Before we knew it, we were on an overnight sleeper to Tehran. Soldiers filled half the train while families took up the remainder. We were given a sports bag, which upon inspection was found to contain a blanket and pillow. So we settled down for a good nights sleep and awoke to find ourselves rolling through the Tehran suburbs just as the sun began to peek above the horizon.

"You can collect your bikes at 4 o'clock" said the man behind the baggage counter. It was only 9am. The baggage wagon had been sent off for cleaning - and only on its return would they empty the contents. So we set off to explore the city. I got a long-overdue haircut and we discovered the delights of Iranian juice bars several times over. After being reunited with our slightly squashed bikes, we decided to see what the Iranian coach service could offer.

Twelve hours later we were safely deposited in Esfahan. The glorious city hosts one of the largest squares in the world, and as we cycled around it, we tried to take in the multitude of mosques and palaces that form the periphery. We quickly learnt that just the sight of Westerners is an open invitation to come over and talk. And it was not just small talk - Iranians want to dive headfirst into lengthy discussions about religion, politics and culture. With the women taking on most of the work the men seemed to have little to do except spend their days searching for tourists.

But come evening time everything changed. Suddenly whole families arrived - armed with Persian rugs and entire kitchens! Spicy smells wafted through the air as evening meals were prepared. Cookers, pans, kettles and baskets overflowed with goodies, and within a few minutes the groups were devouring huge plates of stunning food.

Our taste buds tempted by such delights, we went to the local pizza restaurant and were shocked to find the place full of unaccompanied Iranian women. For Lowanna it was the first time in nearly quarter of a year that she had shared an eatery with local women. They may have to cover their heads, but Iranian women seem to enjoy a lot more freedom than their Turkish and Greek counterparts.

Early next morning we set off to find the famous arched bridges of Esfahan. A mighty river winds its way through the city - or at least it used to. As we arrived on the bank, we discovered that drought had turned the bridges into out-of-commission ornaments. We watched locals walking across the dry river bed as an old Iranian man explained that years without rain has already killed over one million head of livestock. Was this another result of global warming? With news of cholera in the worst hit areas, we knew it was time to push eastwards.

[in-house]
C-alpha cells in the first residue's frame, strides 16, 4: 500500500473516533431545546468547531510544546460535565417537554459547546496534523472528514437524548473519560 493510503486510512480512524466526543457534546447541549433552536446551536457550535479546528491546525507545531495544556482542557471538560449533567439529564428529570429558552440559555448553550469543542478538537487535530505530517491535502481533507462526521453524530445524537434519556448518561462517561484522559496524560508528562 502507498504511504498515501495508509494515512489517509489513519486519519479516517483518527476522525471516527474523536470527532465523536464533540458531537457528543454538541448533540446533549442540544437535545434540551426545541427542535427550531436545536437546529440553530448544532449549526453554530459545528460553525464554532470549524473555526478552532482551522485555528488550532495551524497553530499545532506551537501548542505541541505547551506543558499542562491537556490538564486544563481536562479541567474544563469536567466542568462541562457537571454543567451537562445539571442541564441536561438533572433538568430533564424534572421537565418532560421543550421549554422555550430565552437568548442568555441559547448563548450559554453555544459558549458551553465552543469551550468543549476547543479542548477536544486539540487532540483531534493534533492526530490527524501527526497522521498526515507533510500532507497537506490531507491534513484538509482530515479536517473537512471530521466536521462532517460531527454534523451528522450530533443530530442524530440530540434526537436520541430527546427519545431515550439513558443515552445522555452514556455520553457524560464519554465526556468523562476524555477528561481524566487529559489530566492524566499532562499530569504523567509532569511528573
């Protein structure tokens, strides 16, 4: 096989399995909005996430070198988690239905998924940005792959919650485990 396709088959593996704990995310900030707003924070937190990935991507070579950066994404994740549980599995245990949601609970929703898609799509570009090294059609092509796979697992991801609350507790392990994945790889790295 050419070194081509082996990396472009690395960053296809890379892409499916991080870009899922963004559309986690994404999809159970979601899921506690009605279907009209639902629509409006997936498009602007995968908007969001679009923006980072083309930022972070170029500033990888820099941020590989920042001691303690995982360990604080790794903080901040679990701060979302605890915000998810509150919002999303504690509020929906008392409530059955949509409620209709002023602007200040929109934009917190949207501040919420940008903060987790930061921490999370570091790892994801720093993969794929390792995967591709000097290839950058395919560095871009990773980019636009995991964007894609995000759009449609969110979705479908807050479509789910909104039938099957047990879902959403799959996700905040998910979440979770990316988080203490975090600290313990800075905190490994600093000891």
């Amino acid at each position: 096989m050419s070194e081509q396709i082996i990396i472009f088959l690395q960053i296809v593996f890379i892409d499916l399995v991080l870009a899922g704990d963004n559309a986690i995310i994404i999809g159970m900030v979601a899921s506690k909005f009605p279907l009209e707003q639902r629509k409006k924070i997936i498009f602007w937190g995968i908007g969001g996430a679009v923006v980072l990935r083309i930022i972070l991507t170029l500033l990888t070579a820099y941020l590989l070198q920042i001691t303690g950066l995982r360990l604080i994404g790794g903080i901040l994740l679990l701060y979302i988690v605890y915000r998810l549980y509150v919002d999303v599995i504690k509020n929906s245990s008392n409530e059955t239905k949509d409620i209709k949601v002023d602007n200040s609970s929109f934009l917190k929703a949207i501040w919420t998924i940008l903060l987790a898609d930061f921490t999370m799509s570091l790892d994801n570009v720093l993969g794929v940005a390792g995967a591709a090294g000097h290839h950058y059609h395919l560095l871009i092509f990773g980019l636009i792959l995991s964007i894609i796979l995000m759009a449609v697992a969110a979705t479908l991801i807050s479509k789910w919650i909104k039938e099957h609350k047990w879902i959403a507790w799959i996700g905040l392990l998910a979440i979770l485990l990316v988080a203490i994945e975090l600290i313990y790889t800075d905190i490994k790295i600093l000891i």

Another incredibly long coach ride took us through the scorching hot desert to the bustling border town of Zahedan. As we unloaded the bikes and panniers, the friendly driver asked if we would like to spend the night at his family home. The sun had already set, and after losing our guidebook in the last town, we knew it would be a huge saga trying to find our hotel. So, we loaded the bikes into his pick-up and crouched beneath the handlebars. As we hurtled off down the bumpy street, it crossed my mind that we were very close to Afghanistan. Was the bus driver who he said he was? The truck pulled up outside a house and interrupted my thoughts. After a lovely evening spent relaxing on giant Persian rugs with his wife and six children, we knew we had made the right decision.

On our third day in Zahedan, we found ourselves pulled in for questioning by the local police. Lowanna had been spotted photographing a propaganda painting in the university grounds. For two hours they fired questions at us: Where were we from? Why were we in Zahedan? Why were we taking photographs? When were we leaving? Iran had surprised us, amazed us and frustrated us. And now it was interrogating us. Pakistan, less than one hundred kilometres away, started calling.

Arriving in Quetta was a complete assault on the senses. Everywhere I looked there was someone or something to watch. Three wheeled auto-rickshaws flew in every direction belching clouds of smoke from their whining two-stroke engines. Multicoloured lorries announced their arrival with jangles from the bells bouncing off the bodywork. Beautiful, intricate decoration dripped off the buses. As we enjoyed a breakfast of spicy samosas and sugar cane juice, we tried not to notice the cloud of pollution overhead or the raw sewage underfoot.

We looked at each other. Suddenly the little Turkish shepherds seemed easy in comparison. Three thousand kilometres of cycling through the Indian subcontinent lay before us. Was it possible to weave our way through this intriguing, intoxicating chaotic mess without losing our lives or sanity?